May You Break Free and Outlive Your Enemy confronts us with the case of Persia’s ancient Elamite city of Susa, whose 5,000-year-old ruins were, from the 19th century on, stripped of part of their heritage by French archaeologists funded by the Louvre. This ancestral territory has also been the focus of considerable colonial interest because of its rich petroleum deposits. Many artifacts uncovered during the French excavations have ended up in the Louvre’s collections, including several Elamite funerary heads. Stuck today in “a sort of museum limbo,” these heads were originally intended to protect and guide the ancestors of the Iranian people as they descended into the netherworld.
For this work, the artist has made a large-scale clay copy of one of these heads. Despite its monumental enlargement, the delicacy of the material has enabled her to capture the fragile, even damaged look of the original. The head’s cheek is laid against the floor, and from its wide, almond-shaped eyes – enhanced with bitumen, according to the Elamite craft tradition – flows what looks like a pool of petrol.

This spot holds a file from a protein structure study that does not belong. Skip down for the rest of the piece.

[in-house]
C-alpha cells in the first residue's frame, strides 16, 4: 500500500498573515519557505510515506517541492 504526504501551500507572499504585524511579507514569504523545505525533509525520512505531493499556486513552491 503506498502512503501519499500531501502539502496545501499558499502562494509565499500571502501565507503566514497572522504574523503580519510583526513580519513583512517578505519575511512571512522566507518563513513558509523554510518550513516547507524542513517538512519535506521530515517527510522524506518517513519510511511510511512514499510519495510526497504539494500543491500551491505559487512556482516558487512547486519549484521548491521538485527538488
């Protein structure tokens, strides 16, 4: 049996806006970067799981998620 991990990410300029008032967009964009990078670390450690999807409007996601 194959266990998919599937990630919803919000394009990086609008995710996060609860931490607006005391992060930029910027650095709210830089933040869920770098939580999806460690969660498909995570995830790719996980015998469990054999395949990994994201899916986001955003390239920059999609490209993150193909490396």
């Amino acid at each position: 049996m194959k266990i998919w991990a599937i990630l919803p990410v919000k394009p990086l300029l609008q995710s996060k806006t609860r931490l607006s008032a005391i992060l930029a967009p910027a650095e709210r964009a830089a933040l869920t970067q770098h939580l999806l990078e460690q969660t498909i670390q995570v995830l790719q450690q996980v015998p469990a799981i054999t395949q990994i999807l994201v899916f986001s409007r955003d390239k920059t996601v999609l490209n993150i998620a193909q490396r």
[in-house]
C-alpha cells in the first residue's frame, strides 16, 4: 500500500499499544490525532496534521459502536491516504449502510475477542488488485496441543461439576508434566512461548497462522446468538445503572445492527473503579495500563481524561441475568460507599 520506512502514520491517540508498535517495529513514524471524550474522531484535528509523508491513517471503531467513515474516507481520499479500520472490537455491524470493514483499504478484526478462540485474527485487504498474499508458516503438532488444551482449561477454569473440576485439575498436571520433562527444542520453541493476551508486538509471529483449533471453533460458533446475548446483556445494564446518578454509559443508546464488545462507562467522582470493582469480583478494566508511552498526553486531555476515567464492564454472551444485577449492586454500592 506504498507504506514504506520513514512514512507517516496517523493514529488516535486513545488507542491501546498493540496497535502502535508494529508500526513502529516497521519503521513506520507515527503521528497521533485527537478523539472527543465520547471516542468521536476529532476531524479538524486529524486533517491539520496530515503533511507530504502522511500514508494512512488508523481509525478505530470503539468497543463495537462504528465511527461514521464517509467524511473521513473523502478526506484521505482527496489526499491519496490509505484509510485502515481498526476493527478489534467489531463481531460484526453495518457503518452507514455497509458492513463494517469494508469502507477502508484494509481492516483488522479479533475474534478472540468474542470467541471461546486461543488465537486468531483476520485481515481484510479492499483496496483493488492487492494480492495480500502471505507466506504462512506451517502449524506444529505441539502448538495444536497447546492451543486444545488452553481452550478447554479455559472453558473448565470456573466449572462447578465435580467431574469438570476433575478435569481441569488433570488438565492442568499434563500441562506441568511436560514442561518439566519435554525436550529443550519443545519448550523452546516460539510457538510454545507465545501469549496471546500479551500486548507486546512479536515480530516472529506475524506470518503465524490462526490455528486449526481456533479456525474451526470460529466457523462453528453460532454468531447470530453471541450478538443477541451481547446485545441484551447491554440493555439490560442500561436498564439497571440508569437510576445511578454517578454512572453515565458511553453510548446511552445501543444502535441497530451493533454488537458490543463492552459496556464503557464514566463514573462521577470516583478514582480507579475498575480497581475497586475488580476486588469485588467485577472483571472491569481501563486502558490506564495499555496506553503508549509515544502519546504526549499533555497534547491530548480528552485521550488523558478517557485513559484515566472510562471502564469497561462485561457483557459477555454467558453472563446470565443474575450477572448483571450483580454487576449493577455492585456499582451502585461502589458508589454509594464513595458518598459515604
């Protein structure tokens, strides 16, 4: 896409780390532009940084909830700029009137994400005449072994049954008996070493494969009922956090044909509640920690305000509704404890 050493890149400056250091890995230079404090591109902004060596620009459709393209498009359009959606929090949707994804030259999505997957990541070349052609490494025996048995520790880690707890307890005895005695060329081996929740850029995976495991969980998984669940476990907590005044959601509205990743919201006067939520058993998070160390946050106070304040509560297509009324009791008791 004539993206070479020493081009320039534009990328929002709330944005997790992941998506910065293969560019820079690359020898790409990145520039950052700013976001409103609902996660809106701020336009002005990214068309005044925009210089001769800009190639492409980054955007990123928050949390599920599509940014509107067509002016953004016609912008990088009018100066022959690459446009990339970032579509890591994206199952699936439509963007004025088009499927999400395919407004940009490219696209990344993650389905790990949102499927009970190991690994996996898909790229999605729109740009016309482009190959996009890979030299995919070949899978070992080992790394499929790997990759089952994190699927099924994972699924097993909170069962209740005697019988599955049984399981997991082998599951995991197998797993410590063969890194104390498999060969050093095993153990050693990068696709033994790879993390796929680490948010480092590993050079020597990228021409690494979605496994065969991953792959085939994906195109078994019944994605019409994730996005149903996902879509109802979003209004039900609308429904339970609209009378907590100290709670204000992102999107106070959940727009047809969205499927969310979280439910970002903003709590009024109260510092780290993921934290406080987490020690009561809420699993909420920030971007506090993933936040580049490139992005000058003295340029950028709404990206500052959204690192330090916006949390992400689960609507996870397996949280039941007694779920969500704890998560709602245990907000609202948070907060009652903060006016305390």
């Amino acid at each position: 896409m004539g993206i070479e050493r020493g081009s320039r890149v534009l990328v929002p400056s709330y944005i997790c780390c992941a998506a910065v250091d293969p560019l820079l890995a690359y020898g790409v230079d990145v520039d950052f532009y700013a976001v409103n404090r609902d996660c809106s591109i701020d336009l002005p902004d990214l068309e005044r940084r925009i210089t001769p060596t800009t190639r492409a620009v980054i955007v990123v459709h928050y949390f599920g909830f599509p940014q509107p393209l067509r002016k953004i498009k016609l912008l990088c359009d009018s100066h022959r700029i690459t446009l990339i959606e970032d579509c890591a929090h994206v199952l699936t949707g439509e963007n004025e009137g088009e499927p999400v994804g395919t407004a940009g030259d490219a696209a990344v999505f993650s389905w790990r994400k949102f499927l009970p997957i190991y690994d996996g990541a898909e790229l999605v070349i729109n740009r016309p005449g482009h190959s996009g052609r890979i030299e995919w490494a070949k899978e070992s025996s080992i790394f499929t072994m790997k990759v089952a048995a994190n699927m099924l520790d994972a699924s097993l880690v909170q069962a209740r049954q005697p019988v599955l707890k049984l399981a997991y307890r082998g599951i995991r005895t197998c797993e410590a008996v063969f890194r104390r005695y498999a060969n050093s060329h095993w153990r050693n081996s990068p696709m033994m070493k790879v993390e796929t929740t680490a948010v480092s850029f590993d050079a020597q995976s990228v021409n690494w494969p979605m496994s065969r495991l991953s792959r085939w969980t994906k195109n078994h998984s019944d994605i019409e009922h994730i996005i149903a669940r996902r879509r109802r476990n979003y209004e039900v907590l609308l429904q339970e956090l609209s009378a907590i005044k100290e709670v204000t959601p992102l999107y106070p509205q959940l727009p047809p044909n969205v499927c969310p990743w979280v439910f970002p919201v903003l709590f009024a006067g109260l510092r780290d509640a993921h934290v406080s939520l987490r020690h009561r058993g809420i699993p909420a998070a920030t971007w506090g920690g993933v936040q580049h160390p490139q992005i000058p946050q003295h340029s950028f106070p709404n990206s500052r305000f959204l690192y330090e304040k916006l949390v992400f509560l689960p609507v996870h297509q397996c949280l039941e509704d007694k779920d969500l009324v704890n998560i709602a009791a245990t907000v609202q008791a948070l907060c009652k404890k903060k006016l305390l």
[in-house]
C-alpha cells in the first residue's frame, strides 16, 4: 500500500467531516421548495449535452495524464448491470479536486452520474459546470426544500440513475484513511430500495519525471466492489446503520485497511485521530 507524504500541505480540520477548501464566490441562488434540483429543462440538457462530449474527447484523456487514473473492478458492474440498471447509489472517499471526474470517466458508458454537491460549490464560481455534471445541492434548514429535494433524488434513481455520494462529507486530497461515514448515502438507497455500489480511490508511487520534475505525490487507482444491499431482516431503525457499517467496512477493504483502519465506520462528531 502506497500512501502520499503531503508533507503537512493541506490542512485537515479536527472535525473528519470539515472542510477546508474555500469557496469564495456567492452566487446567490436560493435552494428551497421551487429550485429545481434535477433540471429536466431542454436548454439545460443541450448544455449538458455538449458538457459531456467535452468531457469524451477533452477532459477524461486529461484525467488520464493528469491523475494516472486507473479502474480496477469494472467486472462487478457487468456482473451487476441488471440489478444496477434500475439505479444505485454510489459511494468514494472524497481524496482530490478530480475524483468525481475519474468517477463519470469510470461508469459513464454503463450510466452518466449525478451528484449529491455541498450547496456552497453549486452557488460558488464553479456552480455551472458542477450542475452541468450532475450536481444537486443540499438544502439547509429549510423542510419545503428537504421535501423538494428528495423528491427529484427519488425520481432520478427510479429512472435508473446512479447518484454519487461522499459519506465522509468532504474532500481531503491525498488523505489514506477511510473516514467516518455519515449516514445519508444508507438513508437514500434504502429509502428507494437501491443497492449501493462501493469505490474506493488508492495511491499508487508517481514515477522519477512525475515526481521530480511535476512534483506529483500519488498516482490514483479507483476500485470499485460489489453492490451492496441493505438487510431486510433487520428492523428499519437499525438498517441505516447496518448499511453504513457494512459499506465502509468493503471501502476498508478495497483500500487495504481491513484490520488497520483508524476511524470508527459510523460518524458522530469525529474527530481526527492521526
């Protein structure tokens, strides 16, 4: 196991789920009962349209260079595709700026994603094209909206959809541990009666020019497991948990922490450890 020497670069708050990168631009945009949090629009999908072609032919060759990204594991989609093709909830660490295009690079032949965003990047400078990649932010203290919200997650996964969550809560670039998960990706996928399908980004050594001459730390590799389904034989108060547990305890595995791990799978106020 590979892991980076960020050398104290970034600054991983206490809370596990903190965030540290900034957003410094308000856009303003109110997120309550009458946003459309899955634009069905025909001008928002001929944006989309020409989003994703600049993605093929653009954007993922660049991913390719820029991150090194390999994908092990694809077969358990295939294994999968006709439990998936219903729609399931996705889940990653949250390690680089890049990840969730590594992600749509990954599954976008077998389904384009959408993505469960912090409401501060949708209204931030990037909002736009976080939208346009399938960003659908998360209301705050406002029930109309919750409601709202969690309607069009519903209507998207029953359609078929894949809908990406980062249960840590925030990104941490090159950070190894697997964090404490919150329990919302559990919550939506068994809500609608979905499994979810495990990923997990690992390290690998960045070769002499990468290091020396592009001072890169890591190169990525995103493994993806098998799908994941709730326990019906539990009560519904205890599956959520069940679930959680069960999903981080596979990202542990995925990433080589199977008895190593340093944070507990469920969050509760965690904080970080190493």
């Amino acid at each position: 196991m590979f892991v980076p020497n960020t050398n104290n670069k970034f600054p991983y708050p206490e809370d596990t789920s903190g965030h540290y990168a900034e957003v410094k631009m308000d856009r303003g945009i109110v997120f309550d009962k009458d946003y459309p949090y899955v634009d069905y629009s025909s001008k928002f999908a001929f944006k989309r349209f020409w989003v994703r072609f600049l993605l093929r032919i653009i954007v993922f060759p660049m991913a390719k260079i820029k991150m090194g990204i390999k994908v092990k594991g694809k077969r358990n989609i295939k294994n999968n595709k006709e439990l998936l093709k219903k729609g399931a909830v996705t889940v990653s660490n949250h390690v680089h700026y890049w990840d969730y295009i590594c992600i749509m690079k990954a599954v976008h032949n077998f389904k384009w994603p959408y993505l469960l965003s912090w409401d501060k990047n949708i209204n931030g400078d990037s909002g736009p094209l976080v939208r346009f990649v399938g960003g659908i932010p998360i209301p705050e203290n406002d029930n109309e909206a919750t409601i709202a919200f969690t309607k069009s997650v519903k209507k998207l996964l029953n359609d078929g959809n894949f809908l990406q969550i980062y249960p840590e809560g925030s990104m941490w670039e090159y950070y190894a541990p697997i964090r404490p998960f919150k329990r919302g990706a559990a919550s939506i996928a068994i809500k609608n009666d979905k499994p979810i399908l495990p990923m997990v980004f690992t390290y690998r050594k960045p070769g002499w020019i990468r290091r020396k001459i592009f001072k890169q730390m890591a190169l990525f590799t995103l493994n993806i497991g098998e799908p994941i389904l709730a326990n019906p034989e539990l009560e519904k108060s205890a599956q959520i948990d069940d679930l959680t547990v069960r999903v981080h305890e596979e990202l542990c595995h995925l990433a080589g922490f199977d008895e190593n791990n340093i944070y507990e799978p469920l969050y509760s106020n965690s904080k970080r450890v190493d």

The head is surrounded by ten imperial fritillaries made of black glass, reproduced life-sized. These flowers, characterized by their “upside-down” nectaries, are among the most ancient of Iran’s ornamental plants and have graced Europe’s most celebrated gardens since the 15th century. According to Iranian folklore, their nectar, dubbed “tears of Siyâvash,” is produced as the plant weeps in mourning for the departed. This installation-monument, which commemorates the vestiges of the city of Susa that vanished as the Iranian people looked on helplessly, represents for Norouzi a first step toward collective healing.